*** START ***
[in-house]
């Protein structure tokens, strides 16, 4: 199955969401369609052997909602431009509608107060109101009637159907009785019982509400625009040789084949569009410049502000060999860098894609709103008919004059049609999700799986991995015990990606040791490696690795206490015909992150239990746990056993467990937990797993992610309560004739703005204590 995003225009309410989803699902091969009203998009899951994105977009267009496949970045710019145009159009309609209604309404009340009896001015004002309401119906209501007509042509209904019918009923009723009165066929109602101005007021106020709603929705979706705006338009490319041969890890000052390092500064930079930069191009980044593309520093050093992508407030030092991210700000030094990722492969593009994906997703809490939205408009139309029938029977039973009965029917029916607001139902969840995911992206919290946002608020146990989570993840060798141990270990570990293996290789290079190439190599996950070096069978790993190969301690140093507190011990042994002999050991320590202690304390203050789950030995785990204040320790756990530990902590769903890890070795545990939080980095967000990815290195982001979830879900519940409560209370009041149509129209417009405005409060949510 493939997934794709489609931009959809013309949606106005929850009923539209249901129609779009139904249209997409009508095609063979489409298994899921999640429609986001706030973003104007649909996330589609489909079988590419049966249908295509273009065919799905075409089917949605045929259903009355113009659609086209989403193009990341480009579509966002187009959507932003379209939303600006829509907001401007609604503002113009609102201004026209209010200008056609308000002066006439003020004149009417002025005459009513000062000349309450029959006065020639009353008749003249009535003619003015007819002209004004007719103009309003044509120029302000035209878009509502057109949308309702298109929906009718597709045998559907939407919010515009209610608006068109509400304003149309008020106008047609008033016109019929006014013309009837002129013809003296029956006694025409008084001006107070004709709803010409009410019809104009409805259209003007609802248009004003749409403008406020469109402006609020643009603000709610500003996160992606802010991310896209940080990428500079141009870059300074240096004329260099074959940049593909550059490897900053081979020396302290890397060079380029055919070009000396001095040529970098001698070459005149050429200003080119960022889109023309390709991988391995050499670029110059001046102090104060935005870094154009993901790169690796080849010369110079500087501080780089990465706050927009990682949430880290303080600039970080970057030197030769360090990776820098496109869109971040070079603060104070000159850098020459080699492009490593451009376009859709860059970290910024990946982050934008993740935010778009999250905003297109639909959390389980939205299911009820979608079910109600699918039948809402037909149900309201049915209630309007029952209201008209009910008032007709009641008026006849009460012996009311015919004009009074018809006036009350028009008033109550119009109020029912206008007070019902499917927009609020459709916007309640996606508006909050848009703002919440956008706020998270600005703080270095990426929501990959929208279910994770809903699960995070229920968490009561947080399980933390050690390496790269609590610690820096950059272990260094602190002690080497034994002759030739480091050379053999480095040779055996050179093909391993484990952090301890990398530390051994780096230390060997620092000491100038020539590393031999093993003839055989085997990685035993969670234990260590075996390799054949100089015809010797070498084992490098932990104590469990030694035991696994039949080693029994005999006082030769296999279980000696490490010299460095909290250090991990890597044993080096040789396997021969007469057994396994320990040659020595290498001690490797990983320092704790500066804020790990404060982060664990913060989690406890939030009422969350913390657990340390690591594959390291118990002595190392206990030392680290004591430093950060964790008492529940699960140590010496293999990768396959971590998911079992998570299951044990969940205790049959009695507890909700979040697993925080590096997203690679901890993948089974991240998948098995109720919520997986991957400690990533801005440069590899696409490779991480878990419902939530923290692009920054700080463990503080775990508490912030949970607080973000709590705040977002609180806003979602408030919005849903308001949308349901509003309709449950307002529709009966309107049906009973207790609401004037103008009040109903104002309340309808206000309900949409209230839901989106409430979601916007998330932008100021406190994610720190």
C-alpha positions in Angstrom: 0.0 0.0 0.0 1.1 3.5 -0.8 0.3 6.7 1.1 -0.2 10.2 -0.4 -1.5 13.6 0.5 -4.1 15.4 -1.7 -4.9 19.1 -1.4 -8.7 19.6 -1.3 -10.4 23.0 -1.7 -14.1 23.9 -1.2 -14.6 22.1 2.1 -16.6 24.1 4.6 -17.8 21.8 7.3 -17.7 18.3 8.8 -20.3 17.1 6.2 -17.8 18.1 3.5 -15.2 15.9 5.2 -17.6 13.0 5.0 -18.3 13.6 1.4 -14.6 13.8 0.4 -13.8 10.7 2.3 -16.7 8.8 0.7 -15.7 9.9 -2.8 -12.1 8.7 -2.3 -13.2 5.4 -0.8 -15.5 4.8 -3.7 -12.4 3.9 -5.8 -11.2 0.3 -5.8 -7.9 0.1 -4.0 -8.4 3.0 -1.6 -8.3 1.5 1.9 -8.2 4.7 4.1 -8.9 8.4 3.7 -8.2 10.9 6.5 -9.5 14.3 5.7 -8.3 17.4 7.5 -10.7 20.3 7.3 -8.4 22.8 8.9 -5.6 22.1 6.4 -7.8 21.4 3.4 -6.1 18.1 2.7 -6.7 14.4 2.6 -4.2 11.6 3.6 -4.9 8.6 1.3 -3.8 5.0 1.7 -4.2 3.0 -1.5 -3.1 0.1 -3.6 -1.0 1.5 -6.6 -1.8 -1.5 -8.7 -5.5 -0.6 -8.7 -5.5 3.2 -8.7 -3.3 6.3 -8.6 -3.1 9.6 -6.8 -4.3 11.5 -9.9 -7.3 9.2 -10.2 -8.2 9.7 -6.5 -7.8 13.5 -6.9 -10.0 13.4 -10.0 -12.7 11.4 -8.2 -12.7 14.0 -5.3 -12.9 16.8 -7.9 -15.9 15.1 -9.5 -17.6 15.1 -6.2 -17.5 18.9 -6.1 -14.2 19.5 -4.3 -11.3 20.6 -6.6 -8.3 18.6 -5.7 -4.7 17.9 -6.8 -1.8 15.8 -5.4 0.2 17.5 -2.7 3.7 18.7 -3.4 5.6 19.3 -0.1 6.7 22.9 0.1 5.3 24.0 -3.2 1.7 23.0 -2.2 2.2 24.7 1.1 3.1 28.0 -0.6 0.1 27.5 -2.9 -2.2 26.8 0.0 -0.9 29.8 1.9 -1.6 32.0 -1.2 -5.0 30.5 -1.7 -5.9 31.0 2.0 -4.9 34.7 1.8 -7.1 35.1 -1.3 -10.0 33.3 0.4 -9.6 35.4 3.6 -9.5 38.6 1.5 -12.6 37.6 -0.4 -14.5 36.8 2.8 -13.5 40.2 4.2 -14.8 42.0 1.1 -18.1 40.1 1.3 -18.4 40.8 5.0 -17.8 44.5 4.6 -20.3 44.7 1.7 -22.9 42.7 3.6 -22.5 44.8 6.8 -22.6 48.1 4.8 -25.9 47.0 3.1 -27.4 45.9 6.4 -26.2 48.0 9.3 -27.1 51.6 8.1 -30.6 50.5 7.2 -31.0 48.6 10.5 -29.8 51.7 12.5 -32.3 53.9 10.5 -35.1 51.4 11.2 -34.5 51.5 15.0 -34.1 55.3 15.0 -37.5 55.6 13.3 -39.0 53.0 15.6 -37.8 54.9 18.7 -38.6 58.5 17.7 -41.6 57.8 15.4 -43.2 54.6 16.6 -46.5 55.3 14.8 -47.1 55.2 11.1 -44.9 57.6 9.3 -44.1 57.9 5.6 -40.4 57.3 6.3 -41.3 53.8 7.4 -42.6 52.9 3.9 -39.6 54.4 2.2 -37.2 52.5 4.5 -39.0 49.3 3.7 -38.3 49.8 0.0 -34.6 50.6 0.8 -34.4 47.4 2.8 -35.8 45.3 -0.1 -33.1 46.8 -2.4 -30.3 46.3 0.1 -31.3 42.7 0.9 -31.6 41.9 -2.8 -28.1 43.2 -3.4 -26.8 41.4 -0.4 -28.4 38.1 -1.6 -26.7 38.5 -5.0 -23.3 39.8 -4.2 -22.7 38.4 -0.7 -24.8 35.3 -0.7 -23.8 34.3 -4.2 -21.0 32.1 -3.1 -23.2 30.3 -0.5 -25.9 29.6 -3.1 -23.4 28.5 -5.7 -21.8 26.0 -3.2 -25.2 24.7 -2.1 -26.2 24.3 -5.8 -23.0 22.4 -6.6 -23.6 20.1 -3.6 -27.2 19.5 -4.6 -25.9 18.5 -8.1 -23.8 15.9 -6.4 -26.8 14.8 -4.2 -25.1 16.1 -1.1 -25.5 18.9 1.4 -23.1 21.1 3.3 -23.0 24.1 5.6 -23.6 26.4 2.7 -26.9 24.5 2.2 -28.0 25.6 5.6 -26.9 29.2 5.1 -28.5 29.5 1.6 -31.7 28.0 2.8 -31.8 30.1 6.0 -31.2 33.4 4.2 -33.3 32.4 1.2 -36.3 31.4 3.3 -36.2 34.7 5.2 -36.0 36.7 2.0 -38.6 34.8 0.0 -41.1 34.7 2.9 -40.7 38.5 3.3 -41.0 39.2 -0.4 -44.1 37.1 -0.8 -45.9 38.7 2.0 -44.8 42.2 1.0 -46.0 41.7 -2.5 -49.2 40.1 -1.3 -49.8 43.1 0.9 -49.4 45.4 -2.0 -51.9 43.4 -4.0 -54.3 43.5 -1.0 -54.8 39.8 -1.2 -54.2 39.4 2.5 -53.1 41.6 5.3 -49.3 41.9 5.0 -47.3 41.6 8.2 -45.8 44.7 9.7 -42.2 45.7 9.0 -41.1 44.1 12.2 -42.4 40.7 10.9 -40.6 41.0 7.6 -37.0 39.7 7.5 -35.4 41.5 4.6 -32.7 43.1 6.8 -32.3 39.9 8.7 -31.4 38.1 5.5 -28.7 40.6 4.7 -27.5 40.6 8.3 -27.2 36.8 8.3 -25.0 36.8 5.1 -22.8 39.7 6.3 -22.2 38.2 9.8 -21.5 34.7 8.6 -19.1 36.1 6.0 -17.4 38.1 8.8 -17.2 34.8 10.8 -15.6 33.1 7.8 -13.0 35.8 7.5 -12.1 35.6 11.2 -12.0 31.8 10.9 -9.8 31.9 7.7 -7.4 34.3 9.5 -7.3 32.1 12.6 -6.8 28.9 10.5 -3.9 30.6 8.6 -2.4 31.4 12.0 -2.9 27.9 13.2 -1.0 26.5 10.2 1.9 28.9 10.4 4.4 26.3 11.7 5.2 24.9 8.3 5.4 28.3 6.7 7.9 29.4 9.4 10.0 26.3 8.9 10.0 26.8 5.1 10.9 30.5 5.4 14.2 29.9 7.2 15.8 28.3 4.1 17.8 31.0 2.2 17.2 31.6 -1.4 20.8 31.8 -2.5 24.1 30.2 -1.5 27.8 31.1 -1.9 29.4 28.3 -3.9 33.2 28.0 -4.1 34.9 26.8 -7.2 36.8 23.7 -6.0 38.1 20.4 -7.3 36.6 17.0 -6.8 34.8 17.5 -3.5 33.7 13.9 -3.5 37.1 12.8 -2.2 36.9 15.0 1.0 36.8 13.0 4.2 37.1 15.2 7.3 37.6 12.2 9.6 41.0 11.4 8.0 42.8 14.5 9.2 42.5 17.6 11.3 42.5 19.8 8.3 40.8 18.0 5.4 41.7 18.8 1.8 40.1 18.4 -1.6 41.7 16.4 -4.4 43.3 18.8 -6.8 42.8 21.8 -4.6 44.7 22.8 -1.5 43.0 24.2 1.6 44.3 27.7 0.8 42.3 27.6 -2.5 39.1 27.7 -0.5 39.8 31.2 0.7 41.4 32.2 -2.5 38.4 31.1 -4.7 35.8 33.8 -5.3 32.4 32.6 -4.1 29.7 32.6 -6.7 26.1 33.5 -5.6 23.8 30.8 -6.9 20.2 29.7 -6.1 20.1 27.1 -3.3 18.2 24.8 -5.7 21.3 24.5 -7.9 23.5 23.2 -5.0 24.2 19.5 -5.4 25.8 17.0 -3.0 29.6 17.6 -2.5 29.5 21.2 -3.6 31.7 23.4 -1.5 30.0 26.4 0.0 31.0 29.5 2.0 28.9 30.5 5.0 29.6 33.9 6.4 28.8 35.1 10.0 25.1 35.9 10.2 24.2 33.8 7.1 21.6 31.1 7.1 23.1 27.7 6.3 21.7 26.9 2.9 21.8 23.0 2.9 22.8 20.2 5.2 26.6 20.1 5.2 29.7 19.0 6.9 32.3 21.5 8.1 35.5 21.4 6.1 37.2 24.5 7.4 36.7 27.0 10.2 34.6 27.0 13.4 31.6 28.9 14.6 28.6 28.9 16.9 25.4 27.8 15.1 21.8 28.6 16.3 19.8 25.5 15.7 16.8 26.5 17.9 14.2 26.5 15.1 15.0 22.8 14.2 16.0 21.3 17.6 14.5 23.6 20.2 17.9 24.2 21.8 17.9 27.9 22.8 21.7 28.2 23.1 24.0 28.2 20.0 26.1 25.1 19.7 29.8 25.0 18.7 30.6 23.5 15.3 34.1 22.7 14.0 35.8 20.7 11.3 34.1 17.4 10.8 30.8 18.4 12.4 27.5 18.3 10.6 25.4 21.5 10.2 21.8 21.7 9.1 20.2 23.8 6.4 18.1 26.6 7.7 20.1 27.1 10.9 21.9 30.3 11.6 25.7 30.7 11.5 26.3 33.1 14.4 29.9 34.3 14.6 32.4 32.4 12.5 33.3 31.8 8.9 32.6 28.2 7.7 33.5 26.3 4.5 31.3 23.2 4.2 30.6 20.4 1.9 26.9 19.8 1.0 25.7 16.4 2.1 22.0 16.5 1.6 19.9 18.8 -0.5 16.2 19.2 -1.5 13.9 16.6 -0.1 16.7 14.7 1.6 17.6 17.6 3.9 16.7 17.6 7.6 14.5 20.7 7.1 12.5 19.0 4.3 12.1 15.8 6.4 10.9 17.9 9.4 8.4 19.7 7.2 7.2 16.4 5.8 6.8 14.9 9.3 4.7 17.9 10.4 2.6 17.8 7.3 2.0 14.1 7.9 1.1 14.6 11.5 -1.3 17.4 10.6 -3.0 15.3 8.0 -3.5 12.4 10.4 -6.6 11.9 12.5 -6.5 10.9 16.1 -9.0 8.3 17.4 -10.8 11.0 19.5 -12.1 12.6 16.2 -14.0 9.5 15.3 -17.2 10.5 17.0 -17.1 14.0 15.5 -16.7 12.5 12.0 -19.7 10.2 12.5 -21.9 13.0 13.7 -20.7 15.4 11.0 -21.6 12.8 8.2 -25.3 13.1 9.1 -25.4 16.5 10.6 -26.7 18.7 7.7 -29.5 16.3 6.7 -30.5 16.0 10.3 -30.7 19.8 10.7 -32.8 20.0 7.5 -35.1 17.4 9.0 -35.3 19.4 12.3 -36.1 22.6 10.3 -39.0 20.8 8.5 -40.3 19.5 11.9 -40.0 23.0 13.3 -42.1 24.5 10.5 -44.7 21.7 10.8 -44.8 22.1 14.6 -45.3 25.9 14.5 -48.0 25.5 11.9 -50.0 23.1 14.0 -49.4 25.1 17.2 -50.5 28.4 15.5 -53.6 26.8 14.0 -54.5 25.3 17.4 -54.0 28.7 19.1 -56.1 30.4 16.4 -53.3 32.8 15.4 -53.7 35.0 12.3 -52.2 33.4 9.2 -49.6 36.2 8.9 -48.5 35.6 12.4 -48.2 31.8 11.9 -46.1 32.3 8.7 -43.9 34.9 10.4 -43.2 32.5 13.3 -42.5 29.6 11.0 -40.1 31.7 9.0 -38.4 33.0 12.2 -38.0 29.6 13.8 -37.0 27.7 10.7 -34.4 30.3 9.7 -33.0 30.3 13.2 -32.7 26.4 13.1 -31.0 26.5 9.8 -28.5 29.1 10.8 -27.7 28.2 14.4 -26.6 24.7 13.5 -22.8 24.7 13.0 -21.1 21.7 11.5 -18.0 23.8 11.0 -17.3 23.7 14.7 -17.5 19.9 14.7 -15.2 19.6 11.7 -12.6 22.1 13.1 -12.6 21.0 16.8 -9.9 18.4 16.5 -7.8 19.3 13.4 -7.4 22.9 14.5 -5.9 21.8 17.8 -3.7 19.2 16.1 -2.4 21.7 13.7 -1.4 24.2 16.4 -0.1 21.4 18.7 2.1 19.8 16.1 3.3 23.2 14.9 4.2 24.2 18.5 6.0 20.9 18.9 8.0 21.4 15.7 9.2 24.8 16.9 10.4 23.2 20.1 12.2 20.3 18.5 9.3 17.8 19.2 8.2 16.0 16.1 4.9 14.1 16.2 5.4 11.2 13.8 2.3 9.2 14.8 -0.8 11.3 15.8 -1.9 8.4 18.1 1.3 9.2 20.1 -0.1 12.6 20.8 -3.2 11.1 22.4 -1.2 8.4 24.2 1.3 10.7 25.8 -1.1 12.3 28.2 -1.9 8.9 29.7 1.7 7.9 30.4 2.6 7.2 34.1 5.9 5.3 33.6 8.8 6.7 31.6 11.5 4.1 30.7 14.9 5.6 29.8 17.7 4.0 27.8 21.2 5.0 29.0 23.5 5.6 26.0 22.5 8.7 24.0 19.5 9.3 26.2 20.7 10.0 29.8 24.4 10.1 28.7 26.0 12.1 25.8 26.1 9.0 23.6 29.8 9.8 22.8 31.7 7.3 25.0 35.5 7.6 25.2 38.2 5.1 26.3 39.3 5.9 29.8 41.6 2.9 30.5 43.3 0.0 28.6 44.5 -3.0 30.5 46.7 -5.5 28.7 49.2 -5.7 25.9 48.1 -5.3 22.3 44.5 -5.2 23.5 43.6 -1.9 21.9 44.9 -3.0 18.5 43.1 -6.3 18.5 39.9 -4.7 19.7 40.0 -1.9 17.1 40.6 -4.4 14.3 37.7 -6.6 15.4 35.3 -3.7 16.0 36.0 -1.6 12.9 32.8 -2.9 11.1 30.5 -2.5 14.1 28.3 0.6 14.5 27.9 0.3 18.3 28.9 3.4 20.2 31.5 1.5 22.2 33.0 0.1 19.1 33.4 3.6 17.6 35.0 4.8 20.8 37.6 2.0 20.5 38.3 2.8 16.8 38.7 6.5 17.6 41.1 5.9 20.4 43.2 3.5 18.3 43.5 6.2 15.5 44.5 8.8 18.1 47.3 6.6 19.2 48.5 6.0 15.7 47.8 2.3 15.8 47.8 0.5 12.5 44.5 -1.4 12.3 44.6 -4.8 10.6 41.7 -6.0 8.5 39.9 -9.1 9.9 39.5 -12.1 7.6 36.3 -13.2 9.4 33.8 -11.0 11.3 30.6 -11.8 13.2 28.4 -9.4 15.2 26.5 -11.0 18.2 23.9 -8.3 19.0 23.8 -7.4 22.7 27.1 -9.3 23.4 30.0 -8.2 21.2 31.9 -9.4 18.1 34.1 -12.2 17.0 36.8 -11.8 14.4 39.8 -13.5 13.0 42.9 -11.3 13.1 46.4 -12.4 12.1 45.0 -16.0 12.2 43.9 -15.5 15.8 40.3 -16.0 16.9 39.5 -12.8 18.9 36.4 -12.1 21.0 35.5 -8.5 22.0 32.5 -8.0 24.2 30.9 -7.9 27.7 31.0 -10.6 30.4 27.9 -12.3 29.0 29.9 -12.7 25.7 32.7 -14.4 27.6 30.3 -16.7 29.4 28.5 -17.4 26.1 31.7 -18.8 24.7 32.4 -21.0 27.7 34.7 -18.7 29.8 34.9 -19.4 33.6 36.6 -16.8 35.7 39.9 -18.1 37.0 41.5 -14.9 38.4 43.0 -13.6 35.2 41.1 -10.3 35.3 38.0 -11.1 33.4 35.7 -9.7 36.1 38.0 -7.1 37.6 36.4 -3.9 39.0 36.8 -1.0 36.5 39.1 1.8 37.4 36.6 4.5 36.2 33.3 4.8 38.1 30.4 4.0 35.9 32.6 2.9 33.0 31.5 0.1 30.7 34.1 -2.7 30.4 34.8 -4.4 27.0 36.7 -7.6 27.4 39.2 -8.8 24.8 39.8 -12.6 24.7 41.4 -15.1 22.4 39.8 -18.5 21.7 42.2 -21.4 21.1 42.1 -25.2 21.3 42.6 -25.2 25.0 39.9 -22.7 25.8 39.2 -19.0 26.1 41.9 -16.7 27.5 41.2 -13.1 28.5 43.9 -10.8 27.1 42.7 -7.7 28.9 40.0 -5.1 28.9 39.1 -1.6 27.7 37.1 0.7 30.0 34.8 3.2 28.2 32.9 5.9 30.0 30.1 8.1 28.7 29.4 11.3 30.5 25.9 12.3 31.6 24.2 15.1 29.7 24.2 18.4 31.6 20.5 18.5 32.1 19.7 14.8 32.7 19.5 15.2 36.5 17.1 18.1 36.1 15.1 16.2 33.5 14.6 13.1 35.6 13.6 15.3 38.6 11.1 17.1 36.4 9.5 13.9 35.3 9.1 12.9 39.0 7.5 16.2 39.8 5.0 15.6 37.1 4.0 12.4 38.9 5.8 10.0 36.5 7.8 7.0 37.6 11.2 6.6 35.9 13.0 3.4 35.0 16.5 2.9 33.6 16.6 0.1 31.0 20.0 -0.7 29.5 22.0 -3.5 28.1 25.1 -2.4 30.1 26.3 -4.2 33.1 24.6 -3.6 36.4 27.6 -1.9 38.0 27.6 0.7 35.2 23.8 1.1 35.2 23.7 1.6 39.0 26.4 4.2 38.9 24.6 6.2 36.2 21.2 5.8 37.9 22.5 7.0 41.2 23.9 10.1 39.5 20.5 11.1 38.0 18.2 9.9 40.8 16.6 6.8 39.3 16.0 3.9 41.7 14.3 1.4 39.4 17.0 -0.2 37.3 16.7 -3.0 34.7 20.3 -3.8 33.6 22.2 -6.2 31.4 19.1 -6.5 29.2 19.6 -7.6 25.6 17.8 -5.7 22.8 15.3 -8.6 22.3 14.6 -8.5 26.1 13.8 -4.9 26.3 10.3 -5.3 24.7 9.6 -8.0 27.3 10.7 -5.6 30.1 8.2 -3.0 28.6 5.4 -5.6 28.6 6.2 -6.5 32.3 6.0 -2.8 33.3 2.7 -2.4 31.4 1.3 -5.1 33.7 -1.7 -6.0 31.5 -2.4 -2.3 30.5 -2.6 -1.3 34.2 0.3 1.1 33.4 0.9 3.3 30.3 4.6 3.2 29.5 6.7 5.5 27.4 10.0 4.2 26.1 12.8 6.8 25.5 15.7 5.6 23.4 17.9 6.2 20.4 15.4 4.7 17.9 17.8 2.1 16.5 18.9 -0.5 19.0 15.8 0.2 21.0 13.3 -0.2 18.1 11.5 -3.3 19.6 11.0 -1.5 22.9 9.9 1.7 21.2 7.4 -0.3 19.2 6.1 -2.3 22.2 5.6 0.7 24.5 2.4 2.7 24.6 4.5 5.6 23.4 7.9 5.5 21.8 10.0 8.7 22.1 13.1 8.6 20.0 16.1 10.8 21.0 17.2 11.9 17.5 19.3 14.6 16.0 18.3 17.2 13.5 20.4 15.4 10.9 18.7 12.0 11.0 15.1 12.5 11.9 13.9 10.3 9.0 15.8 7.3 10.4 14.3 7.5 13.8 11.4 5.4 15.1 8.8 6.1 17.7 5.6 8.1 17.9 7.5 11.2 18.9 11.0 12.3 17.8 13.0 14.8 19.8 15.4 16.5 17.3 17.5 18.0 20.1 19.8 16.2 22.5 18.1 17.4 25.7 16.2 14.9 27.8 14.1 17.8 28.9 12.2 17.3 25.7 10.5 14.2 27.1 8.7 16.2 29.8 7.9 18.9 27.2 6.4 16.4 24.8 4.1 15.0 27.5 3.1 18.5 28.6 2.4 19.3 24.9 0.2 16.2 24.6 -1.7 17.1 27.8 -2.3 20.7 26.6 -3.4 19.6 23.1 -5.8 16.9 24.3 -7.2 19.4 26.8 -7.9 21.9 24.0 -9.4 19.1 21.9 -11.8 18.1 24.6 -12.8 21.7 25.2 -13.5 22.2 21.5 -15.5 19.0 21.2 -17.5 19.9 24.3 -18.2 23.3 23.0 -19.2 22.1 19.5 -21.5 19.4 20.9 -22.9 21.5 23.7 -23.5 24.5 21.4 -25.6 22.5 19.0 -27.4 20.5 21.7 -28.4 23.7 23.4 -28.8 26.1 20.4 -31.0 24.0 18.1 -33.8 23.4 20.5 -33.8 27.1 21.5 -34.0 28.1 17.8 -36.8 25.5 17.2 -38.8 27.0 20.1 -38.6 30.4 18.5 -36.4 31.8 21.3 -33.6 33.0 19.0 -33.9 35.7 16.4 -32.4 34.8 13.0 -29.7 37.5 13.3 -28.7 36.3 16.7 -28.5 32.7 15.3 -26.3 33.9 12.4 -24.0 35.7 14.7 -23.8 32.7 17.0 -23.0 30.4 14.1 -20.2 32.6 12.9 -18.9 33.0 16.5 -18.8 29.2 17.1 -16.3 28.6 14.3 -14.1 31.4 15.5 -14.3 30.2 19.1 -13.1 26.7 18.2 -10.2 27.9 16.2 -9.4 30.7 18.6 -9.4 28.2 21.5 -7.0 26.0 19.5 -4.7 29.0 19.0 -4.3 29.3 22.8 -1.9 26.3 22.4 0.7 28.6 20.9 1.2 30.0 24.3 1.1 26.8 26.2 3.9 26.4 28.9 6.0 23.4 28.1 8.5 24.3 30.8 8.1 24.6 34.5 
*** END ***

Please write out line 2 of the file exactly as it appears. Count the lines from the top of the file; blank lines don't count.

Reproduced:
């Protein structure tokens, strides 16, 4: 199955969401369609052997909602431009509608107060109101009637159907009785019982509400625009040789084949569009410049502000060999860098894609709103008919004059049609999700799986991995015990990606040791490696690795206490015909992150239990746990056993467990937990797993992610309560004739703005204590 995003225009309410989803699902091969009203998009899951994105977009267009496949970045710019145009159009309609209604309404009340009896001015004002309401119906209501007509042509209904019918009923009723009165066929109602101005007021106020709603929705979706705006338009490319041969890890000052390092500064930079930069191009980044593309520093050093992508407030030092991210700000030094990722492969593009994906997703809490939205408009139309029938029977039973009965029917029916607001139902969840995911992206919290946002608020146990989570993840060798141990270990570990293996290789290079190439190599996950070096069978790993190969301690140093507190011990042994002999050991320590202690304390203050789950030995785990204040320790756990530990902590769903890890070795545990939080980095967000990815290195982001979830879900519940409560209370009041149509129209417009405005409060949510 493939997934794709489609931009959809013309949606106005929850009923539209249901129609779009139904249209997409009508095609063979489409298994899921999640429609986001706030973003104007649909996330589609489909079988590419049966249908295509273009065919799905075409089917949605045929259903009355113009659609086209989403193009990341480009579509966002187009959507932003379209939303600006829509907001401007609604503002113009609102201004026209209010200008056609308000002066006439003020004149009417002025005459009513000062000349309450029959006065020639009353008749003249009535003619003015007819002209004004007719103009309003044509120029302000035209878009509502057109949308309702298109929906009718597709045998559907939407919010515009209610608006068109509400304003149309008020106008047609008033016109019929006014013309009837002129013809003296029956006694025409008084001006107070004709709803010409009410019809104009409805259209003007609802248009004003749409403008406020469109402006609020643009603000709610500003996160992606802010991310896209940080990428500079141009870059300074240096004329260099074959940049593909550059490897900053081979020396302290890397060079380029055919070009000396001095040529970098001698070459005149050429200003080119960022889109023309390709991988391995050499670029110059001046102090104060935005870094154009993901790169690796080849010369110079500087501080780089990465706050927009990682949430880290303080600039970080970057030197030769360090990776820098496109869109971040070079603060104070000159850098020459080699492009490593451009376009859709860059970290910024990946982050934008993740935010778009999250905003297109639909959390389980939205299911009820979608079910109600699918039948809402037909149900309201049915209630309007029952209201008209009910008032007709009641008026006849009460012996009311015919004009009074018809006036009350028009008033109550119009109020029912206008007070019902499917927009609020459709916007309640996606508006909050848009703002919440956008706020998270600005703080270095990426929501990959929208279910994770809903699960995070229920968490009561947080399980933390050690390496790269609590610690820096950059272990260094602190002690080497034994002759030739480091050379053999480095040779055996050179093909391993484990952090301890990398530390051994780096230390060997620092000491100038020539590393031999093993003839055989085997990685035993969670234990260590075996390799054949100089015809010797070498084992490098932990104590469990030694035991696994039949080693029994005999006082030769296999279980000696490490010299460095909290250090991990890597044993080096040789396997021969007469057994396994320990040659020595290498001690490797990983320092704790500066804020790990404060982060664990913060989690406890939030009422969350913390657990340390690591594959390291118990002595190392206990030392680290004591430093950060964790008492529940699960140590010496293999990768396959971590998911079992998570299951044990969940205790049959009695507890909700979040697993925080590096997203690679901890993948089974991240998948098995109720919520997986991957400690990533801005440069590899696409490779991480878990419902939530923290692009920054700080463990503080775990508490912030949970607080973000709590705040977002609180806003979602408030919005849903308001949308349901509003309709449950307002529709009966309107049906009973207790609401004037103008009040109903104002309340309808206000309900949409209230839901989106409430979601916007998330932008100021406190994610720190």